With Apple finally embracing the USB Type-C connector with the new MacBook and iPad Pros, the USB 3.1 standard is finally on track for mass adoption. Simply put, USB-C is the tech industry’s connection port of choice moving forward.
But as the general public is just starting to get familiar with the new USB standards, it looks its successor is already in the works. And adding to the confusion, even the current USB 3.0 standards are getting a mind-numbing name change!
Read on and learn all about these confusing changes and what the next generation of USB is expected to deliver.
USB4 is coming soon to a port near you
The USB Promoter Group just announced the specifications of the next USB standard, appropriately named USB4. (Nope, that’s not a typo. There’s no space between USB and 4.)
USB4 is the next major evolution of USB protocol and it will build on top of what the current USB 2.0 and USB 3.2 standards bring to the table.
It is also based on Thunderbolt 3, the proprietary protocol that Intel just released as a royalty-free standard for everyone to use.
Fun fact: The USB Promoter Group is composed of the biggest hitters in tech including Apple, Microsoft, Intel, Hewlett-Packard Inc, Texas Instruments, ST Microelectronics and Renesas Electronics Corporation (a Japanese company, known as the world’s largest supplier of microcontrollers).
Advantages of USB4
As usual with every major generational jump in hardware, USB4 will be much faster than its predecessors.
While USB 3.1 (typically used by gadgets with USB Type-C connections) can deliver speeds of up to 10 Gigabits per second (Gbps) and the upcoming USB 3.2 standard promises 20 Gbps, USB4 will double that to a whopping 40 Gbps!
For perspective, the ancient USB 1.0 standard can only deliver 12 Mbps while USB 2.0 tops off at 480 Mbps.
Additionally, with the inclusion of Thunderbolt 3, multiple gadgets can finally be daisy-chained together with USB4, a first in USB technology. This means external storage, displays and other accessories can all be interconnected with cables instead of a USB hub.
With its massive bandwidth and daisy-chaining capabilities, a single USB4 port can deliver power and super-fast data transfers to multiple peripherals and accessories (like ultra HD displays, external SSDs and even external video cards) at higher rates than ever.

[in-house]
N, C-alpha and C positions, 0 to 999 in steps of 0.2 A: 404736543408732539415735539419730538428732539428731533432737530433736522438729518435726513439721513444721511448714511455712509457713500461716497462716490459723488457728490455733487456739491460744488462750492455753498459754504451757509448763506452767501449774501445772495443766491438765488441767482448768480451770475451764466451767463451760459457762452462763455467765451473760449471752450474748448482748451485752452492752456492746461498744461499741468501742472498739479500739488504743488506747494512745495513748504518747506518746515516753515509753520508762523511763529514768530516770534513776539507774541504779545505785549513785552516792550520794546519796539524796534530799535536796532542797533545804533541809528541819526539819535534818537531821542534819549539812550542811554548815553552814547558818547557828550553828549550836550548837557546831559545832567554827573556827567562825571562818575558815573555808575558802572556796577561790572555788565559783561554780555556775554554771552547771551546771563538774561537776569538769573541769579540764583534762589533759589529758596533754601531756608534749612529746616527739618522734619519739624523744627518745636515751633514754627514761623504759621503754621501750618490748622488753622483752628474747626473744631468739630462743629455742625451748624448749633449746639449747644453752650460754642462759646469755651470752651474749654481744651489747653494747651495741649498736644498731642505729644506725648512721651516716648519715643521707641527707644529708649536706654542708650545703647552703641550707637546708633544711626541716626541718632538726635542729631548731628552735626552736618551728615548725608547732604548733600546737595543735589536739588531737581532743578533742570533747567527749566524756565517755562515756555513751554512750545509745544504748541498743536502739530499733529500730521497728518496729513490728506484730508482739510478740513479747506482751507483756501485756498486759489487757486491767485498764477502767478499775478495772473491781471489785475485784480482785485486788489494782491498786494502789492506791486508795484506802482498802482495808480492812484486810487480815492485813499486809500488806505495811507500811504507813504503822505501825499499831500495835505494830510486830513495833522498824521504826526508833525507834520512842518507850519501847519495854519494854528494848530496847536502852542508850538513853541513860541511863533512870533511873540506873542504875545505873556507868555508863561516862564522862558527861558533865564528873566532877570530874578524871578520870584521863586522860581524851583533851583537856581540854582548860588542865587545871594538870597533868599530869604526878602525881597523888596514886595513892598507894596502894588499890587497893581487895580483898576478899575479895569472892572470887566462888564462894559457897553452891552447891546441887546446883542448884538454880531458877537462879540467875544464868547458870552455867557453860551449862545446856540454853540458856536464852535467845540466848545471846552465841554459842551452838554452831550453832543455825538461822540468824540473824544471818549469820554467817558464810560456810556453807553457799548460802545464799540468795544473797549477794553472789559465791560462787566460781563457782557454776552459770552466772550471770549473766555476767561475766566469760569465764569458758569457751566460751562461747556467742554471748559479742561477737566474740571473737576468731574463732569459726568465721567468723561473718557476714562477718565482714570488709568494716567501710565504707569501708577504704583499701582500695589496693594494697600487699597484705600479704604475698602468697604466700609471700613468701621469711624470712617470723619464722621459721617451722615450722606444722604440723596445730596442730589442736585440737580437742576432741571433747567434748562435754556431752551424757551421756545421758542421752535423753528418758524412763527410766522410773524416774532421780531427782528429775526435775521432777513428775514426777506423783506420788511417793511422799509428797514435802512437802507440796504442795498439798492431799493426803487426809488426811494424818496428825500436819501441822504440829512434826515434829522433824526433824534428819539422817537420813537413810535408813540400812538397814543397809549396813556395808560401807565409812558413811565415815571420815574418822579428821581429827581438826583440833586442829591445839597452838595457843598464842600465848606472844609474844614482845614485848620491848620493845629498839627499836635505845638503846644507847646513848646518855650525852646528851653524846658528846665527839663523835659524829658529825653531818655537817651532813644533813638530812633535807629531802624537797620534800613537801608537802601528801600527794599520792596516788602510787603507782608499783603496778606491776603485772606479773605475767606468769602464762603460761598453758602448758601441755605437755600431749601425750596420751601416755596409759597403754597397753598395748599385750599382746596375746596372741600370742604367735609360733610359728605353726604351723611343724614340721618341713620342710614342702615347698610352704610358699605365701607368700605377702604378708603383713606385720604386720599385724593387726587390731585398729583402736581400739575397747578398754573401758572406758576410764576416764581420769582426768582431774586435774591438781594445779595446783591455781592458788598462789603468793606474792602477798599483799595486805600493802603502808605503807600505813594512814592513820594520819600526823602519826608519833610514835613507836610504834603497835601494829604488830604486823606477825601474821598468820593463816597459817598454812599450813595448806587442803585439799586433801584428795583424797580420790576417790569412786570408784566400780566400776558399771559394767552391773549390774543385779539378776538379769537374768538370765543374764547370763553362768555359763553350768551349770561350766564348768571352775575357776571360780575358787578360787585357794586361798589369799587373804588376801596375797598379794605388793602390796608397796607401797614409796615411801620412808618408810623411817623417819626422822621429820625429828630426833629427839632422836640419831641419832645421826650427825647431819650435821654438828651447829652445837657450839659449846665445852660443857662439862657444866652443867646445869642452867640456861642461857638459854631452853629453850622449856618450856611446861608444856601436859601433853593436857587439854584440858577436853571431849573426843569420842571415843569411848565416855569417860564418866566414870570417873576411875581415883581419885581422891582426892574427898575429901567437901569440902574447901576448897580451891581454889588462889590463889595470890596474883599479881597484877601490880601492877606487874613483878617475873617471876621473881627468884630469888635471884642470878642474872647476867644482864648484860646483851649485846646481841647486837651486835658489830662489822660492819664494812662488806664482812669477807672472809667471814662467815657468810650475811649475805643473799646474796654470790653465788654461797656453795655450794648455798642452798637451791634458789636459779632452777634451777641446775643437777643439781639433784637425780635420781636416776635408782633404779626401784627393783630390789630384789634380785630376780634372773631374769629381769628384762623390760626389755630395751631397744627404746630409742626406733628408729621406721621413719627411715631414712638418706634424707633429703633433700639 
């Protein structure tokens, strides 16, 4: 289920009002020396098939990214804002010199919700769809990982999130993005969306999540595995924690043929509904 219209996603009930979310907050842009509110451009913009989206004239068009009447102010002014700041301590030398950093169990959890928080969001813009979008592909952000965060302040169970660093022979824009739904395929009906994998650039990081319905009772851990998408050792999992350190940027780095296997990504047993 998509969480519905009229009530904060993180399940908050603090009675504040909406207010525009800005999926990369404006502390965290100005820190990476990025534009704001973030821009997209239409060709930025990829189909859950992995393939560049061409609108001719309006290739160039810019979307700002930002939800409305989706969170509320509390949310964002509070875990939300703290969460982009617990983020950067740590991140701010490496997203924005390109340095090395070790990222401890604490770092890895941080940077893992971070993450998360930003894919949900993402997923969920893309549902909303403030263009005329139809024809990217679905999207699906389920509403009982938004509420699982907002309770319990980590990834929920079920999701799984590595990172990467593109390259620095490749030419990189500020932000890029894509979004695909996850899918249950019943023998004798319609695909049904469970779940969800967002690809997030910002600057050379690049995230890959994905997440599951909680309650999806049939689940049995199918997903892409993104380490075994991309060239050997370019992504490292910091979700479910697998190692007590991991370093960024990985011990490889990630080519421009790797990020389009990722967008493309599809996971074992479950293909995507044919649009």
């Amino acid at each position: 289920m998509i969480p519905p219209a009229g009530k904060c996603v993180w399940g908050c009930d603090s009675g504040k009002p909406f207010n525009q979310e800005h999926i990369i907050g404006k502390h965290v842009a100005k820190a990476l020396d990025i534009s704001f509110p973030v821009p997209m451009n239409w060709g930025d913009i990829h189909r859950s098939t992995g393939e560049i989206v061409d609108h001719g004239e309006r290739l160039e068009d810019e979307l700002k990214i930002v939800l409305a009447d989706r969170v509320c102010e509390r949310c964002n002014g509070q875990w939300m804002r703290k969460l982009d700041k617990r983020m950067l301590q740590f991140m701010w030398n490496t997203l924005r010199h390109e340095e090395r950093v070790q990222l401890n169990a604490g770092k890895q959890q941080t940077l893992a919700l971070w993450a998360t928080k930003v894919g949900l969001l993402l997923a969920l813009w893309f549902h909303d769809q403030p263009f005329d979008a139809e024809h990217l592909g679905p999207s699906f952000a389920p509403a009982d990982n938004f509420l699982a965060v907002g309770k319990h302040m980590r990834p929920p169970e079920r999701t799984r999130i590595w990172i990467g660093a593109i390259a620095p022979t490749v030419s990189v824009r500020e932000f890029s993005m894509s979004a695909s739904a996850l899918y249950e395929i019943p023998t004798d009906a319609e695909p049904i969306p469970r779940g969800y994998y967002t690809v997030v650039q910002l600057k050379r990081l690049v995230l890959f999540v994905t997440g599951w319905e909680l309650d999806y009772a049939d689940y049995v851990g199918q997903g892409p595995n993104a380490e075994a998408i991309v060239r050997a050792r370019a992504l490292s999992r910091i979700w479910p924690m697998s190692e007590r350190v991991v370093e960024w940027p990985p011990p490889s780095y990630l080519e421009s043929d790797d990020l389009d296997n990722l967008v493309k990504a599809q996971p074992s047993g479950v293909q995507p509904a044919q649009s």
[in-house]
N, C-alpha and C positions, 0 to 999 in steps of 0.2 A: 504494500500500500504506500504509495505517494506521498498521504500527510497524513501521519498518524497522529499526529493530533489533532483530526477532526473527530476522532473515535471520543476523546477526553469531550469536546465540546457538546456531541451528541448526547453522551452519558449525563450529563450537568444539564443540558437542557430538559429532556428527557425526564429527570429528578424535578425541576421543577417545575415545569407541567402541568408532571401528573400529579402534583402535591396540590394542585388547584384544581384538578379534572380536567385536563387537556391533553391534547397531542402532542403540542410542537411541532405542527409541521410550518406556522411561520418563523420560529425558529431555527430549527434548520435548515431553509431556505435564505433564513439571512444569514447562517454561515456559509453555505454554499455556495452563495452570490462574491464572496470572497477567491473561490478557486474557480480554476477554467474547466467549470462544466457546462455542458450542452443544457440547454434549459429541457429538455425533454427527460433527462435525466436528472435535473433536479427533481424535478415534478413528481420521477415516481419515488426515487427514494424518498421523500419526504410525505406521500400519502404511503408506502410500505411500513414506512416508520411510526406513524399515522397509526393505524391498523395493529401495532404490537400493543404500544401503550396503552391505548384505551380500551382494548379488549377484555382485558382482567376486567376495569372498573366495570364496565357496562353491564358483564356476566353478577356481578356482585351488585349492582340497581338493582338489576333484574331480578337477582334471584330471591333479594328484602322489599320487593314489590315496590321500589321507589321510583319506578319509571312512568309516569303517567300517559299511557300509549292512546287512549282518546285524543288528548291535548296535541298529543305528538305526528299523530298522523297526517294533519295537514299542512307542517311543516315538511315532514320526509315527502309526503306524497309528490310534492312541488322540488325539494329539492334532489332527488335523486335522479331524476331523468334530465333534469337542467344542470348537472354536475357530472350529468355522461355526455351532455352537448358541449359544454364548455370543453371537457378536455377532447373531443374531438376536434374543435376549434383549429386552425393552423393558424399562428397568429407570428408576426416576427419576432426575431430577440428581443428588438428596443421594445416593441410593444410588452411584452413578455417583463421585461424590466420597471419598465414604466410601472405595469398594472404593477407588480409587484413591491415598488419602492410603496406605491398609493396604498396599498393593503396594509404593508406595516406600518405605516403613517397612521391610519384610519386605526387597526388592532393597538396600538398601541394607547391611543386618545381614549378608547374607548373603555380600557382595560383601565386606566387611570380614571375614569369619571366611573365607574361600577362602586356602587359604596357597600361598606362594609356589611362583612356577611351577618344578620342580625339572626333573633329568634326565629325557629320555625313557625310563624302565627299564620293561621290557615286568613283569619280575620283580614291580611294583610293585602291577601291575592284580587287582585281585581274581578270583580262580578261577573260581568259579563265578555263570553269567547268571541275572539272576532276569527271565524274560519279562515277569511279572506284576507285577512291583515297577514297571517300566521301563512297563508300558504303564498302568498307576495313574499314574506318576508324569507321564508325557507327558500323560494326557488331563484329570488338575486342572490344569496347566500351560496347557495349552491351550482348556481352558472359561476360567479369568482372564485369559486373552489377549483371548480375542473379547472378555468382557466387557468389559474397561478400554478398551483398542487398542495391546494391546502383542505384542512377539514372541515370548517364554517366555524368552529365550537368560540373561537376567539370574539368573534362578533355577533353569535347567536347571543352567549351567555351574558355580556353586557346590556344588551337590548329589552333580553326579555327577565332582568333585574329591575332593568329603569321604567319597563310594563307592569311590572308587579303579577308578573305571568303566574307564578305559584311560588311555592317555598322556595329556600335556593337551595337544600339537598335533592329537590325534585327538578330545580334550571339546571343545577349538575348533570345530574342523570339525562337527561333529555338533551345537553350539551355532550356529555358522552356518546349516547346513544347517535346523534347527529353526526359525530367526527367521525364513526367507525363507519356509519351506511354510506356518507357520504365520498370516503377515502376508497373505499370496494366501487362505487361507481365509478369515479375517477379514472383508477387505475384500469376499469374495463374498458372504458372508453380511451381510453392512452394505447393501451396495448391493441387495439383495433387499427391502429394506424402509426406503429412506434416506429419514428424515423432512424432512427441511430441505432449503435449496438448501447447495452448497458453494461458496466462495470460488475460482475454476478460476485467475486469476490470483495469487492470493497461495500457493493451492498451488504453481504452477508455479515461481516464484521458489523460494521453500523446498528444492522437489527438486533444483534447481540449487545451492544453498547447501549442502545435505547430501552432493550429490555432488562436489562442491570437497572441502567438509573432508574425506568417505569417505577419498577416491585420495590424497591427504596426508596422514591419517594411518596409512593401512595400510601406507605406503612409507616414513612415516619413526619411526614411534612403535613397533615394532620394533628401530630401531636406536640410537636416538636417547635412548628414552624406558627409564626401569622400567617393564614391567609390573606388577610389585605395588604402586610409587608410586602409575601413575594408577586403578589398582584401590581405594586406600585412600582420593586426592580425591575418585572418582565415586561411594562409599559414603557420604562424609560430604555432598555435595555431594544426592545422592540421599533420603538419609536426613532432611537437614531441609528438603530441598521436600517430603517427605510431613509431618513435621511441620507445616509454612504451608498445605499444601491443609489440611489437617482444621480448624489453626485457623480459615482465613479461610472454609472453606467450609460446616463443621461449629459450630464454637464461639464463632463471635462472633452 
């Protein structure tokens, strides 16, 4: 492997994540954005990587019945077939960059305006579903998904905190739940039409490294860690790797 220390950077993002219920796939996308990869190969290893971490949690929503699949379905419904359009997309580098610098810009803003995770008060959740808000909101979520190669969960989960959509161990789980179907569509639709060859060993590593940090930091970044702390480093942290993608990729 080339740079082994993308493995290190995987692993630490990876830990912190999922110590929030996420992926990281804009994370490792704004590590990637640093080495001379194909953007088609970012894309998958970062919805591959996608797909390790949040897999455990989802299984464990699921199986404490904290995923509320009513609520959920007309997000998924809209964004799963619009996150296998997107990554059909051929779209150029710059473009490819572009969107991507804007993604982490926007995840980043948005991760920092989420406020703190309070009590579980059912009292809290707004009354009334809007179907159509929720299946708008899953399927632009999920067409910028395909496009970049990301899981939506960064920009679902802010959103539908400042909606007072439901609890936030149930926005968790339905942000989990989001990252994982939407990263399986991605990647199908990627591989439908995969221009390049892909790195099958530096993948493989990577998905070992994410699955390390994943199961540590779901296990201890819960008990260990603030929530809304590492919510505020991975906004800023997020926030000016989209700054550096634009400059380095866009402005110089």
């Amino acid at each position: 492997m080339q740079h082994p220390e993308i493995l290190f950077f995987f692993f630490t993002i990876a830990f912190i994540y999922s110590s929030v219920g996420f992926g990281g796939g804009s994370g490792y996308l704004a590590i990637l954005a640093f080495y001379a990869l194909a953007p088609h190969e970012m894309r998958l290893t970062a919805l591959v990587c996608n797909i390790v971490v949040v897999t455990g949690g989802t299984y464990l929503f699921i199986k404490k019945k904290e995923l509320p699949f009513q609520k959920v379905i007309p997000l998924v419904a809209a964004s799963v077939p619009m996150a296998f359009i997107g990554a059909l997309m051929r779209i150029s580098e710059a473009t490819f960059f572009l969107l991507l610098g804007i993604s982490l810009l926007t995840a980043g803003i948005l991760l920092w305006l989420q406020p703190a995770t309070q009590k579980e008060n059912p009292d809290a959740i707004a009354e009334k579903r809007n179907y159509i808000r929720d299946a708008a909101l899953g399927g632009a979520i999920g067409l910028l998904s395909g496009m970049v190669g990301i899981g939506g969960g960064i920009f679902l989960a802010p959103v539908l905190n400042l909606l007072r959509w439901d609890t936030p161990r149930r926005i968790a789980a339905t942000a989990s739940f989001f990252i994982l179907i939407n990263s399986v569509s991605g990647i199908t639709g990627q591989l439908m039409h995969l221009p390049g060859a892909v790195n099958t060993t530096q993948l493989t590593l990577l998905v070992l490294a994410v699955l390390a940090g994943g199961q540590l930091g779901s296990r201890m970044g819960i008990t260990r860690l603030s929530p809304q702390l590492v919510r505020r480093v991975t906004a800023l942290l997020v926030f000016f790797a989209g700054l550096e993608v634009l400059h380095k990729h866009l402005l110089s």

Confusing changes in USB names
Another big (and confusing) change introduced recently was the revamp of the names of USB 3.0.
The USB Implementers Forum (USB-IF), the non-profit implementation arm of the USB Promoter Group, decided to revamp the names of the current USB 3.0, USB 3.1 and USB 3.2 standards to coincide with the announcement of USB4.
Bear with me as I break them down:
- USB 3.0, the first-gen USB 3 standard that can deliver up to 5 Gbps, is now USB 3.2 Gen 1
- USB 3.1, the upgraded version with transfer rates of up to 10 Gbps, will now be called USB 3.2 Gen 2
- USB 3.2, the upcoming standard that can deliver up to 20 Gbps, will be known as USB 3.2 Gen 2×2
Still with me? Yep, it’s very confusing. It looks like unlike what the Wi-Fi Alliance did to simplify the names of Wi-Fi standards, USB-IF went the opposite and more convoluted route.
When will USB4 arrive?
Over 50 companies are now working to finalize the specification of USB4 and the draft is expected to be published in the middle of 2019.
This means the standard may not even be finalized within this year. Gadgets that support USB4 will come much later, maybe sometime within 2020.
Should I get rid my old gadgets then?
Since USB is crazy fast, how about our old USB gadgets then? Should we go all “Marie Kondo” and throw them away? Well, not necessarily.
The good news is that USB4 has the same Type-C connector that current USB-C gadgets use and is also backward compatible with all the older USB standards (although obviously limited by their corresponding speed limits).
So keep your old gadgets and for now, please don’t hold off on buying a computer or a device just because it only supports USB 3.1 or 3.2. As you can see, USB4 is still a ways off.
Tap or click here to read the USB Promoter Group’s USB4 official announcement.